SAUDI ARABIA

Undaunted by repression, Saudi Shiites pursue protests

 Shiites in eastern Saudi Arabia have been trying  to launch a national anti-government protest movement since early March. Although they were regularly met with brutal police repression, our Observer explains that several hundred Shiite youth continue to take to the streets every week.

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Shiite protest in Awamiyah in the Qatif region last week. Photo originally published here.

 

Shiites in eastern Saudi Arabia have been trying  to launch a national anti-government protest movement since early March. Although they were regularly met with brutal police repression, our Observer explains that several hundred Shiite youth continue to take to the streets every week.

 

Shiites were the first minorty group in the country to try to launch an '"Arab spring" of their own. Sunni Islam is the country’s official religion, and Shiites are not recognised as a religious minority, despite the fact that they make up about 10% of the population. The Wahabi kingdom is ruled by an iron fist by the conservative religious authorities who maintain a discriminatory policy over the Shiite minority.

 

Although in March protests also took place in other parts of the country, particularly in the capital, Riyad, the movement appears to have fizzled out in towns without a significant Shiite population.

“It felt like living in the Gaza Strip”

Mohammad Alsaeedi is a former journalist. He lives in Dammam in the west of the country, a few kilometres away from the town of Qatif where the demonstrations are taking place.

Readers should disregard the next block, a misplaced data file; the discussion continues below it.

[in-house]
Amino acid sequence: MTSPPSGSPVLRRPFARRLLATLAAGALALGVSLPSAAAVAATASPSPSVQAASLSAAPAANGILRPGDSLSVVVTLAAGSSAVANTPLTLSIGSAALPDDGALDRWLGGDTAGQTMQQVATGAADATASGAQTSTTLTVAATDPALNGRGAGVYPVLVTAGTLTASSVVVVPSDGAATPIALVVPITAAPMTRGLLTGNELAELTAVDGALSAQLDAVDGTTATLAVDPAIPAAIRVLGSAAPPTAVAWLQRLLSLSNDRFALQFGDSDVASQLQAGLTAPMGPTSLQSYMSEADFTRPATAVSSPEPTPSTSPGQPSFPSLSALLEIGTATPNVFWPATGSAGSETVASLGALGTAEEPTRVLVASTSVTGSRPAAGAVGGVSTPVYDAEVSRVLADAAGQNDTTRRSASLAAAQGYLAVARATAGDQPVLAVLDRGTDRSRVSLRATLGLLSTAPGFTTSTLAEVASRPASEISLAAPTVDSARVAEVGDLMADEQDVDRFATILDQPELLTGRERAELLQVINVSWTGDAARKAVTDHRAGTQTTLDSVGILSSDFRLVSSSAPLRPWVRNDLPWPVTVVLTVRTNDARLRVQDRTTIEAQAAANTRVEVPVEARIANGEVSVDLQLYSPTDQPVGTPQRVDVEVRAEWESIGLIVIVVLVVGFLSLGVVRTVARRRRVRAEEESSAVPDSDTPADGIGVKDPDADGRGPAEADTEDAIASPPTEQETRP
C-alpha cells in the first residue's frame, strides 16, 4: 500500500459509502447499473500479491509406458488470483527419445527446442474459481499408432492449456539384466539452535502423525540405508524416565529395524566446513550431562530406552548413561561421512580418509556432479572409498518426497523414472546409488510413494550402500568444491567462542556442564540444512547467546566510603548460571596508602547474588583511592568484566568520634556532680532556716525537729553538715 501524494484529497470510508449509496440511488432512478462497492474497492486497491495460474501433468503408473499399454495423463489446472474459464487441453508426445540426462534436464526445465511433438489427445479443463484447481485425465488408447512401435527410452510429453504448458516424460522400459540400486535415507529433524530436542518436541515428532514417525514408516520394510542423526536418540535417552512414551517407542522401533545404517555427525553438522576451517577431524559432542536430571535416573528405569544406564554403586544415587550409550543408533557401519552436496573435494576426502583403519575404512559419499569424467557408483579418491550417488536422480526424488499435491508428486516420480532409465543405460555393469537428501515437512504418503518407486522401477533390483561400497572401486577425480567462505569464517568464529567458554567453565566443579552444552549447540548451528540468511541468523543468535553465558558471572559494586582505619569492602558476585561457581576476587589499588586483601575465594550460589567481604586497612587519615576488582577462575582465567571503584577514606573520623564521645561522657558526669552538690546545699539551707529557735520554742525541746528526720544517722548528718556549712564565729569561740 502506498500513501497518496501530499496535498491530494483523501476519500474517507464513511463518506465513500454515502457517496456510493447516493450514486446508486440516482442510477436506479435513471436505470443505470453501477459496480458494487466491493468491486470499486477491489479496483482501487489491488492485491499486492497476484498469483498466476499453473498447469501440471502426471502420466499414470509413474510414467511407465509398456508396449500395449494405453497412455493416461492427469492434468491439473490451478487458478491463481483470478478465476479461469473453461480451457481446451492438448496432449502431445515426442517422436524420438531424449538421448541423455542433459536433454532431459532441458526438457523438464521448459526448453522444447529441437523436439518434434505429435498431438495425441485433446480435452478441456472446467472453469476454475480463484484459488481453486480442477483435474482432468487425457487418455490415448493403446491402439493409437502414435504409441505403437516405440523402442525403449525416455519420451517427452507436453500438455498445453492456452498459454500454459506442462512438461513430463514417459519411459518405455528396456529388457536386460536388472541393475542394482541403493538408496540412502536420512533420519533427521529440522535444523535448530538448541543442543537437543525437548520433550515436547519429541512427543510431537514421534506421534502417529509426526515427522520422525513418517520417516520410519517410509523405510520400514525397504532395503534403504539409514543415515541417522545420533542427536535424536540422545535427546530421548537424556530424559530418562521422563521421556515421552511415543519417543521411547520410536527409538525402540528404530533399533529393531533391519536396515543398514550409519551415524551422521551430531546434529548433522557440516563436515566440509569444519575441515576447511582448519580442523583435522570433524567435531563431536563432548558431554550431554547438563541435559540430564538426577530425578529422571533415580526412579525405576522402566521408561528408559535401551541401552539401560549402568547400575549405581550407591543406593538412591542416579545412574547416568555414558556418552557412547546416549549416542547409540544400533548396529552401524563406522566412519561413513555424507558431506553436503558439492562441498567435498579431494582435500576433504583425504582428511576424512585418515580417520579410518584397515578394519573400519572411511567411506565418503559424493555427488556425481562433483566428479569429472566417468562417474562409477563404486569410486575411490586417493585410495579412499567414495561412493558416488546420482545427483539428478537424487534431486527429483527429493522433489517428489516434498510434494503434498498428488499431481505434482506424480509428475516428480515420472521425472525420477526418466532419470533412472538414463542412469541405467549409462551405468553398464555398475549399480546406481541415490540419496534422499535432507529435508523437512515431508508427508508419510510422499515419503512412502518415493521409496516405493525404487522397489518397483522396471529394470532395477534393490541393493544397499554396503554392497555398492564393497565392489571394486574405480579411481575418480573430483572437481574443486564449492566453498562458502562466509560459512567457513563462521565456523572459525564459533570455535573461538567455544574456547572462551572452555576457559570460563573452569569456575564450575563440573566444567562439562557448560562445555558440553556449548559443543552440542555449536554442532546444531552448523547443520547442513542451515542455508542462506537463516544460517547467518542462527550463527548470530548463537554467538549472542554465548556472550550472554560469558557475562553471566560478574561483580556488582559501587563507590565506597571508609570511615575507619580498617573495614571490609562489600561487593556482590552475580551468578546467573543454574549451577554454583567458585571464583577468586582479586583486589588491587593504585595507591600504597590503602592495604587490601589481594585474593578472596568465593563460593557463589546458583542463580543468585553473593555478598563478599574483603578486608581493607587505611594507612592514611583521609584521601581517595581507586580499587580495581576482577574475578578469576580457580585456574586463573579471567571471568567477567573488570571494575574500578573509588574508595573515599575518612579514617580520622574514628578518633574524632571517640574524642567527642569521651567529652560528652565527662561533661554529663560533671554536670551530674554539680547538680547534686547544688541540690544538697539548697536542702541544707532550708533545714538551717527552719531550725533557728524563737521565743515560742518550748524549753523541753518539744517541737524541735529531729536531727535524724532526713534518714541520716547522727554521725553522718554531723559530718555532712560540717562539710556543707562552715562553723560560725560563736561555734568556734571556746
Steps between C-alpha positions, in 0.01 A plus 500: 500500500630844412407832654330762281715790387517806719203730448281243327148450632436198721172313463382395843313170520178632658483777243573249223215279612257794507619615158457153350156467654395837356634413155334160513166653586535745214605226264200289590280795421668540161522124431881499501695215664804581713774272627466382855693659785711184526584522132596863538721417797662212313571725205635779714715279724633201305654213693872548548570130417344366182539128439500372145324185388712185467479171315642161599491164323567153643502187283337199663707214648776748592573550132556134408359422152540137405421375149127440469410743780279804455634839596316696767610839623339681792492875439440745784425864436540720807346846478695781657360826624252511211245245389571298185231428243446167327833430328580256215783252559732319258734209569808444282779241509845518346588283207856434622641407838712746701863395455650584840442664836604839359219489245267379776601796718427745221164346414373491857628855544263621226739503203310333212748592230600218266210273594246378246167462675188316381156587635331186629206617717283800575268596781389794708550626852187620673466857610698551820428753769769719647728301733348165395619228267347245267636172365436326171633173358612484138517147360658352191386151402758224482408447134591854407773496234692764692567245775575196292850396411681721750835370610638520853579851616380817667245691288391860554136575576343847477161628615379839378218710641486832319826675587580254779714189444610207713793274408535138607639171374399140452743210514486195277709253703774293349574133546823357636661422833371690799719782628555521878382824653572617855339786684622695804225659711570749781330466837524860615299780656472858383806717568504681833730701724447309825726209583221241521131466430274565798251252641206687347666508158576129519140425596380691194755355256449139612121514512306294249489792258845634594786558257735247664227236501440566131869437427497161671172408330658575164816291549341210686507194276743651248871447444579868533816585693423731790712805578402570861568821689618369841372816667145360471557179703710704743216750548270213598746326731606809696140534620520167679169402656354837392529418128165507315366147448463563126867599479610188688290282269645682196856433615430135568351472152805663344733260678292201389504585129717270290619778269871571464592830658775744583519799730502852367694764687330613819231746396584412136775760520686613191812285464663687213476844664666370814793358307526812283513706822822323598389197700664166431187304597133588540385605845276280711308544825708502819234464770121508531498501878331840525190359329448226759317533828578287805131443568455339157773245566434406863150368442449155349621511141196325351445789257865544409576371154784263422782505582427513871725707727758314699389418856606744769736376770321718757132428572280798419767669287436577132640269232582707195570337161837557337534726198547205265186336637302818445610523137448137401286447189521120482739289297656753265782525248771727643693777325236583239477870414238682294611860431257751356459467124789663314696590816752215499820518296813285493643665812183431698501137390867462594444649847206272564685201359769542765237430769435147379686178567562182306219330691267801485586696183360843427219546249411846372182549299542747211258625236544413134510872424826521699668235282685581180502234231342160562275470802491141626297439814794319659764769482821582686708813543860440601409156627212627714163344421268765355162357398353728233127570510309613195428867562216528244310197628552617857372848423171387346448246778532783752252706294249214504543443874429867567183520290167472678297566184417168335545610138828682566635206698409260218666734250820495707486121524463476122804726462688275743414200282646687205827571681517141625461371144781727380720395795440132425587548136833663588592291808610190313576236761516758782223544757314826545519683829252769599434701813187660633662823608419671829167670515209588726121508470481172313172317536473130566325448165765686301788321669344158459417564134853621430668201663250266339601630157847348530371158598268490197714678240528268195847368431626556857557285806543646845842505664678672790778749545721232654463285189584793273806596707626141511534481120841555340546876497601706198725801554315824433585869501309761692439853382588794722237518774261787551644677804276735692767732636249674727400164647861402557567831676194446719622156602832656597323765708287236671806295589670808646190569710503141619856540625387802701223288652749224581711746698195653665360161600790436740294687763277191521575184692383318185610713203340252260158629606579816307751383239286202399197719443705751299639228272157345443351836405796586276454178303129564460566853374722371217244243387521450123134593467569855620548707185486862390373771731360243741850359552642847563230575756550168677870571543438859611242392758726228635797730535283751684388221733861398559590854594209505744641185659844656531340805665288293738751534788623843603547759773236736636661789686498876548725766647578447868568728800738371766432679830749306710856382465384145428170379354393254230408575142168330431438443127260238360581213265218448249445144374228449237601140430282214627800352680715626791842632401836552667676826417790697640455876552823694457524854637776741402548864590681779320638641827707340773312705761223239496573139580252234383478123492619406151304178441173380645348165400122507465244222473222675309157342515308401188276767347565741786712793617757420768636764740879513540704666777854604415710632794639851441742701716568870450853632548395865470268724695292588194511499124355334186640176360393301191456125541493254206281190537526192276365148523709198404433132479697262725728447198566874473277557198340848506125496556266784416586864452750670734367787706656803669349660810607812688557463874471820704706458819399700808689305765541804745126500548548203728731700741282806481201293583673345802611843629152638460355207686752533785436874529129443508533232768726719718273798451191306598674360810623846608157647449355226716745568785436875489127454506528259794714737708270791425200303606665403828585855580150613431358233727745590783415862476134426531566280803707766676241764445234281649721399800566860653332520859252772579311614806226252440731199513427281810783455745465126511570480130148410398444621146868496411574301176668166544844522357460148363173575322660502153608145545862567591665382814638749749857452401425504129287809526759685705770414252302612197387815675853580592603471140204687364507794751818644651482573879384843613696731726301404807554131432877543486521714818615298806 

For over a month now, Shiites have been protesting on  a weekly basis. The marches usually take place after Friday prayers. There are between a hundred and a thousand people, depending on the day.

 

They are demanding the release of political prisoners, especially the 150 [100 according to press agencies] protesters who have been arrested since the beginning of the movement.

 

The repression has been very harsh. Besides the arrests, the authorities set up check points all over town to carry out identity checks. It felt like living in the Gaza Strip. These days, only one of the check points remains, at the entrance to the town.

 

Given the risks, most people have stopped protesting and are keeping quiet. But a core group of youths continue to take to the streets, sometimes several times a week.

 

This video shows the protest that took place on Friday [9th April]. You can see the anti-riot squad attempting to arrest one of the participants. But as the others defend him and the tension rises, the police get back into their vans and let the man go.

 

 

 

 

This incident shows restraint on the part of the police. But I fear that it won’t last. The next protest should take place next Friday; we will see whether that comes off without any incidents."